Vielen Dank für die tolle Konversation und die Bilder – Viele Grüße von Billy Dezember 2010

 

Bob in Nellingen Barracks Germany 1962

Bob McIntosh´s Insignia while in Wildflecken Germany

Bob McIntosh´s Abzeichen in Wildflecken

Bob kurz vor dem Stadtbummel in Stuttgart 1963

Sp4, Bob McIntosh ready for Stuttgart (1963)

Kamerad Roger Miller im neuen M151 Jeep 1962

Nellingen Barracks Sp-5, Roger Miller, new M151 Jeep 1962

Kamerad Roger Miller im neuen M151 Jeep 1962

Nellingen Barracks Sp-5, Roger Miller, new M151 Jeep 1962

Unteroffizier Sexton Nellingen Barracks 1963

Sgt. Sexton, cleaning back of Motor pool 1963

 

Kamerad Pvt Corrick August 1962, Nellingen Barracks

Kamerad Pvt Corrick August 1962, Nellingen Barracks

Dave Miller (left)  and / und Bob McIntosh EM-Club

Nellingen Barracks 1963

Bob unterwegs im Winter 1962/1963 bei Wiesensteig

5 ton dump truck 168th CE- 2-1963 Germany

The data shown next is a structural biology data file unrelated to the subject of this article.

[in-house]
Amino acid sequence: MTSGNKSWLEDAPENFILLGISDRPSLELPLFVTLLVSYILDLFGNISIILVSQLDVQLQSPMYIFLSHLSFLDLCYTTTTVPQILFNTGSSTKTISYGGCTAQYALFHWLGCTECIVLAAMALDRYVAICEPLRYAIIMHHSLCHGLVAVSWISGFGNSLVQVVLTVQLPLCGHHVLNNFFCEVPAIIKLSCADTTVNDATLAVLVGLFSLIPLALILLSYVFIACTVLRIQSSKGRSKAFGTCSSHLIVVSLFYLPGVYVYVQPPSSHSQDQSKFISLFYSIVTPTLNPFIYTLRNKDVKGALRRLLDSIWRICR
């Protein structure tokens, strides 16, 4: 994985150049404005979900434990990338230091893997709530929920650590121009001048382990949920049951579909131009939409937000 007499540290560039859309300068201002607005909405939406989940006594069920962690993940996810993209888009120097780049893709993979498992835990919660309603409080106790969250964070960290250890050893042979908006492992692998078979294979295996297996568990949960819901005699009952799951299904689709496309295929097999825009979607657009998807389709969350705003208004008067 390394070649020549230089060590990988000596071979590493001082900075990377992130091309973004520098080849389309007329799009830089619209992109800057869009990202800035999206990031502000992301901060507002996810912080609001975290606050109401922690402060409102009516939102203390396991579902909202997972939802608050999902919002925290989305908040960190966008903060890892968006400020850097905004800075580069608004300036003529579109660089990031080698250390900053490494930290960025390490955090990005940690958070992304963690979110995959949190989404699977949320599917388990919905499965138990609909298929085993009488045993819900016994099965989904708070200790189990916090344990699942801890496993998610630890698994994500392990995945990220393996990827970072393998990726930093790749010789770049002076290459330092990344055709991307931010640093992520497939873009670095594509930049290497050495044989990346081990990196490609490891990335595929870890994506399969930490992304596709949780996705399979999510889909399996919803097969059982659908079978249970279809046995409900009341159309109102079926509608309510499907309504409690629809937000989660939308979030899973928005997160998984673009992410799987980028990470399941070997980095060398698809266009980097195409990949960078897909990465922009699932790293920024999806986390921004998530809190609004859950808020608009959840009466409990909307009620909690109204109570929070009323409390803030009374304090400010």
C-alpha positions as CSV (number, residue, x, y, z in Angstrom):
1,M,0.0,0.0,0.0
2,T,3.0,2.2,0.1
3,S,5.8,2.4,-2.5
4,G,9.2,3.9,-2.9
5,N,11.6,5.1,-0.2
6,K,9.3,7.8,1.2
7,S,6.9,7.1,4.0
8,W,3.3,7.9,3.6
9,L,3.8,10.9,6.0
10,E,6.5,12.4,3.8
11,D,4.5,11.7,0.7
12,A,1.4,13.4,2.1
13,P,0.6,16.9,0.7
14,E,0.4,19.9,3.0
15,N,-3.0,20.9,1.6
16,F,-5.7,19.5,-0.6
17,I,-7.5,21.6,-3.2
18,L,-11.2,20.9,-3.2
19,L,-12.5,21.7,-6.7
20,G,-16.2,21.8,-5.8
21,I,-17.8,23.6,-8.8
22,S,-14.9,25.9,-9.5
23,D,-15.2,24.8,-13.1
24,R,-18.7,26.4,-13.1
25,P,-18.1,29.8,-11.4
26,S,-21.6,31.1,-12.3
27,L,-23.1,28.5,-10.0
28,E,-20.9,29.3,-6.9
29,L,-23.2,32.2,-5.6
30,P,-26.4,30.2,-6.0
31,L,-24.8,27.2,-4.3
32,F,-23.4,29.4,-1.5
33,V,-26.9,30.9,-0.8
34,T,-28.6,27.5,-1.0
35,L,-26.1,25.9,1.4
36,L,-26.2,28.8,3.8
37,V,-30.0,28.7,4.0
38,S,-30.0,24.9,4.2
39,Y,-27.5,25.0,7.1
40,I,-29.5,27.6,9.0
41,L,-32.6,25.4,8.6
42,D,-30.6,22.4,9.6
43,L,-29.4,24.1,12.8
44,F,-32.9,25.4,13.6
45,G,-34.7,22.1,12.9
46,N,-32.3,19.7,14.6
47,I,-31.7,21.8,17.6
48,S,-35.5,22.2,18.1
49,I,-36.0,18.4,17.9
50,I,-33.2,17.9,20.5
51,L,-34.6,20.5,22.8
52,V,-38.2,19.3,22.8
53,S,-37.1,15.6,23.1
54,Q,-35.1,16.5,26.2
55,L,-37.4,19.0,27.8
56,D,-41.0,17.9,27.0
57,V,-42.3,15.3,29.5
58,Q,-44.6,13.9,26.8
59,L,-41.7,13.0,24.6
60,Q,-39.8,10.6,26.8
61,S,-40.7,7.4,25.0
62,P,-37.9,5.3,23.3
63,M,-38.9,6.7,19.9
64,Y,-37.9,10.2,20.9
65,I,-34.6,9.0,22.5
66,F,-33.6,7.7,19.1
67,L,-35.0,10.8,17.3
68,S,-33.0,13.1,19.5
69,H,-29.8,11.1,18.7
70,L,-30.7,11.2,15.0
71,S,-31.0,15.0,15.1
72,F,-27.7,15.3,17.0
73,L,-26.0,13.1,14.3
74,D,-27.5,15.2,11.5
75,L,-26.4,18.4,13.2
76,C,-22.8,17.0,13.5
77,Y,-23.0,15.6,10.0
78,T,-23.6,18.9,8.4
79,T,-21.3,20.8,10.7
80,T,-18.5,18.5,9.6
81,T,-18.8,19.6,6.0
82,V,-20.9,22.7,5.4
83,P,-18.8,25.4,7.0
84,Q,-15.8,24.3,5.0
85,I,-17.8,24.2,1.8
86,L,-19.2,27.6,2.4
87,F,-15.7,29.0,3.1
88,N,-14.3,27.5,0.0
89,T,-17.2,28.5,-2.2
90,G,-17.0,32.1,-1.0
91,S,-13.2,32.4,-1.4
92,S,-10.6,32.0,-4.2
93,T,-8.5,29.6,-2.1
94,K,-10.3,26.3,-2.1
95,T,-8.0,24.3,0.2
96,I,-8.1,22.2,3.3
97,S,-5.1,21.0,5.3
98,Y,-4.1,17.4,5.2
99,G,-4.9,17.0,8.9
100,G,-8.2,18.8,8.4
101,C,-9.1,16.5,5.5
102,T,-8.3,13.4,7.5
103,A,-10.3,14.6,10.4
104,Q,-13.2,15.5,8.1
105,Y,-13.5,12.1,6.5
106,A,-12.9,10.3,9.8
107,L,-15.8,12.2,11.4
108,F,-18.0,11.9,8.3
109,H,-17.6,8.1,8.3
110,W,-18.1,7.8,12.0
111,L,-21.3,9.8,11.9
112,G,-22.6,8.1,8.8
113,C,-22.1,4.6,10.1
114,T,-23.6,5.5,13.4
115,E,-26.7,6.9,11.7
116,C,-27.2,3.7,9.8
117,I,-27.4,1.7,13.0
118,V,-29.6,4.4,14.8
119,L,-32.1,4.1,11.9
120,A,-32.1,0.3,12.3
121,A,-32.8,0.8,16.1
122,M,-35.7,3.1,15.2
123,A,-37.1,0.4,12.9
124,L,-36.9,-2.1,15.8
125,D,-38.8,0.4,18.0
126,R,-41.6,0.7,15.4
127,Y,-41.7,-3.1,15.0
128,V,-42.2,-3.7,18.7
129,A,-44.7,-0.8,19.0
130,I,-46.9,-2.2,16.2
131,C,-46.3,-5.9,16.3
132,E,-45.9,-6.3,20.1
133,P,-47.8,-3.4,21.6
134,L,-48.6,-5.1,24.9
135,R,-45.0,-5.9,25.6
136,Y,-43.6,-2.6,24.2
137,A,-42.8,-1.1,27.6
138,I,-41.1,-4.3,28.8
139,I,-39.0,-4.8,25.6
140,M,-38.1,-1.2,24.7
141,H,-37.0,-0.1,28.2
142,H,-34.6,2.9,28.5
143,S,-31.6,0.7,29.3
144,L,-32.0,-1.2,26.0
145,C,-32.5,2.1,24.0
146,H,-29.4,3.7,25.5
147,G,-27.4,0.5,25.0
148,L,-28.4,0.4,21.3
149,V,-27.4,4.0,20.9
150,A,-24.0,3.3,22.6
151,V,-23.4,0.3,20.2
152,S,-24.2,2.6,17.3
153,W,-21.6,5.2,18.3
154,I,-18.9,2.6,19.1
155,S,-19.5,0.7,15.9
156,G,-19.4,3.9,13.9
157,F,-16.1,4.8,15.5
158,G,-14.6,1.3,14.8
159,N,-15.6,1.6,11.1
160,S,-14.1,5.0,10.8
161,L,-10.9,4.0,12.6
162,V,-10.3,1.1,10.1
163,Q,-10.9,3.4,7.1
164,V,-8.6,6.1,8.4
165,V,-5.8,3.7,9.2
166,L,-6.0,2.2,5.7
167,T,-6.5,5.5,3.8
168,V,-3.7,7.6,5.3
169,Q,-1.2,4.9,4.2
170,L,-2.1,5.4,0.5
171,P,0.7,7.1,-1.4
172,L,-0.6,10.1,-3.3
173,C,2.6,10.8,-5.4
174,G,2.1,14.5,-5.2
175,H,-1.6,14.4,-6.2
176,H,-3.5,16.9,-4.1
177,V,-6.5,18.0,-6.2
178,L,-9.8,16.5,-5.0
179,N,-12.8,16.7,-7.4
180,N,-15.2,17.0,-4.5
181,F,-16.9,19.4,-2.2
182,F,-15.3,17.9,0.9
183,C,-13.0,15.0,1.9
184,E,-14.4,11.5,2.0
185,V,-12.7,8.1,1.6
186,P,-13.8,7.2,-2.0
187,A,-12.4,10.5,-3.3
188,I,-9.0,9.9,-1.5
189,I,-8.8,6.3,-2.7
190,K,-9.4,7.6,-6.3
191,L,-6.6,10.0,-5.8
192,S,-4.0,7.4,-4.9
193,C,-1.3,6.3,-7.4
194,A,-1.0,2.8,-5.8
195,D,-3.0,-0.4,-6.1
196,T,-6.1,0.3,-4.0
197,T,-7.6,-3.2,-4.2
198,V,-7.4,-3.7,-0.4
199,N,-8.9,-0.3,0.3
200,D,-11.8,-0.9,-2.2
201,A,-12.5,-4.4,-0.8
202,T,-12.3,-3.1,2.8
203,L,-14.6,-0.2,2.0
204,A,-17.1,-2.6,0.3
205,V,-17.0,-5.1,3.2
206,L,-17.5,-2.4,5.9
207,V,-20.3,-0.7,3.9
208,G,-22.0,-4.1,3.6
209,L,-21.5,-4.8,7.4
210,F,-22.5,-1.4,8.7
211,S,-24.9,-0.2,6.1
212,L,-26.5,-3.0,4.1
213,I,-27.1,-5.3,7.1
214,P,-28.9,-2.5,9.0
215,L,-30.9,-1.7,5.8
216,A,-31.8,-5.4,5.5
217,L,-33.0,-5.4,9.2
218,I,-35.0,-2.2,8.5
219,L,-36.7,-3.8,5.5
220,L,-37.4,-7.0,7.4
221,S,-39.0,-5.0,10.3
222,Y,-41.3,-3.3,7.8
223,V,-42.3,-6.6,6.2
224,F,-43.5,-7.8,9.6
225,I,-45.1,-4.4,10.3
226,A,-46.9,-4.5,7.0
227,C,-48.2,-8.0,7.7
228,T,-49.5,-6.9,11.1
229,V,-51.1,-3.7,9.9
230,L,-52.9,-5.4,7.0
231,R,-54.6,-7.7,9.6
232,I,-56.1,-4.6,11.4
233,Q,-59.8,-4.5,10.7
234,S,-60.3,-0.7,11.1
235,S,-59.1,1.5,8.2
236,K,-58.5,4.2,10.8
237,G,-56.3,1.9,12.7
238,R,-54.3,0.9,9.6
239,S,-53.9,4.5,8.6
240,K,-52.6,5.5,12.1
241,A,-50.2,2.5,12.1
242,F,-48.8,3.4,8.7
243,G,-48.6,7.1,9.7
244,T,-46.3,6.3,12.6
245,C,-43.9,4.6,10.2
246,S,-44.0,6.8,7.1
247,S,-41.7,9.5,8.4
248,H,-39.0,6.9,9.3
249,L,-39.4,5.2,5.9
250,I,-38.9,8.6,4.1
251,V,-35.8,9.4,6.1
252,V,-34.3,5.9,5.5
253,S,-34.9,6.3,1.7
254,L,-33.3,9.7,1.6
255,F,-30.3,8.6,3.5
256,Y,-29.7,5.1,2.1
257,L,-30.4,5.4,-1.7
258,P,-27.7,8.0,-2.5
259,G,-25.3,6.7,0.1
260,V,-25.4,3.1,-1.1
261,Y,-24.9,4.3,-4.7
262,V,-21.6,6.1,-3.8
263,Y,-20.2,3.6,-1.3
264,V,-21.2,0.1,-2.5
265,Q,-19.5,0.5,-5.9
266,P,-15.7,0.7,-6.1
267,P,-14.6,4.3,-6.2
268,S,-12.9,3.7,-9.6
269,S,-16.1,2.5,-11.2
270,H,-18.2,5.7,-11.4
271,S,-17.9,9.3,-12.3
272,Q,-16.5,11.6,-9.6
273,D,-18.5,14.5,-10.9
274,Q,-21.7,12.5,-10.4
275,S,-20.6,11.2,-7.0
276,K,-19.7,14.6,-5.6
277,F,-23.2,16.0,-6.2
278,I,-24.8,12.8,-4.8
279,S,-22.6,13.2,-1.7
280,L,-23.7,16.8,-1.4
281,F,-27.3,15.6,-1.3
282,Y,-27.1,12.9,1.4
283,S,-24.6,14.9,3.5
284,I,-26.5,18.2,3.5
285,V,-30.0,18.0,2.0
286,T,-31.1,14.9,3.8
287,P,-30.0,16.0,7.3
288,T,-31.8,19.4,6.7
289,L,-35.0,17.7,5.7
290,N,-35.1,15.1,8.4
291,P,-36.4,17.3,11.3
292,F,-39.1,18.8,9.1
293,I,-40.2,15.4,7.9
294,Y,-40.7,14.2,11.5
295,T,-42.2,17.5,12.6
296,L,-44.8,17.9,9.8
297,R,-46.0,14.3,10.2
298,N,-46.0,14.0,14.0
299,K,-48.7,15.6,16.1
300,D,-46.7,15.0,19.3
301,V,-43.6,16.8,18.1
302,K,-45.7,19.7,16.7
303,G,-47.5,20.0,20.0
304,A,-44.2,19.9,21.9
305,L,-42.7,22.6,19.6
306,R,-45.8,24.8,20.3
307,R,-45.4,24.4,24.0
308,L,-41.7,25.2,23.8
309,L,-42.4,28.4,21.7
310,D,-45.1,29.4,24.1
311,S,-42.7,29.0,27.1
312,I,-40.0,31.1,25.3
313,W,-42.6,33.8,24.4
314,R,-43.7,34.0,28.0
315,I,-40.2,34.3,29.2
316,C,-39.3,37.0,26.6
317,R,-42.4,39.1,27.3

Bob McIntosh im Zug nach Stuttgart 1962

Train to Stuttgart

Bob unterwegs im Winter 1962/1963 bei Wiesensteig

5 ton dump truck 168th CE- 2-1963 Germany

Bob bei seinem Hobby, dem Segeln 2010

Bob sails

Bob und einer seiner Söhne

Bob with one of his Son´s

Robert L. McIntosh Nellingen Barracks 1962

 

Original Comment´s of Bob McIntosh:

 

Email 1:

 

An: usarmynellingen@hotmail.com  December 2010

 

Bob McIntosh sent you a message.

"Guten Tag! Yes, I was there from mid-summer 1962 thru 1963 when the unit was transferred to Fort Polk, LA. I loved being there. I do have a few photos. I was transferred there from the 54th Combat Engr. (C)(A) (ADM) at Wildflecken/Fulda area. Dave Miller and I (E-4 Bob McIntosh) was part of the demolition team that had been part of the event that happend with the VOPOS earlier that year. I am not sure all of the details but several soldiers and East Germans were killed and we were transfered to he 168th. The unit was then sent on to Fort Polk, LA where we trained troops for Vietnam and the unit was sent to Vietnam in 1965. How best is it to send you my old photos? I do not have many but several of Wildflecken also."

 

Email 2: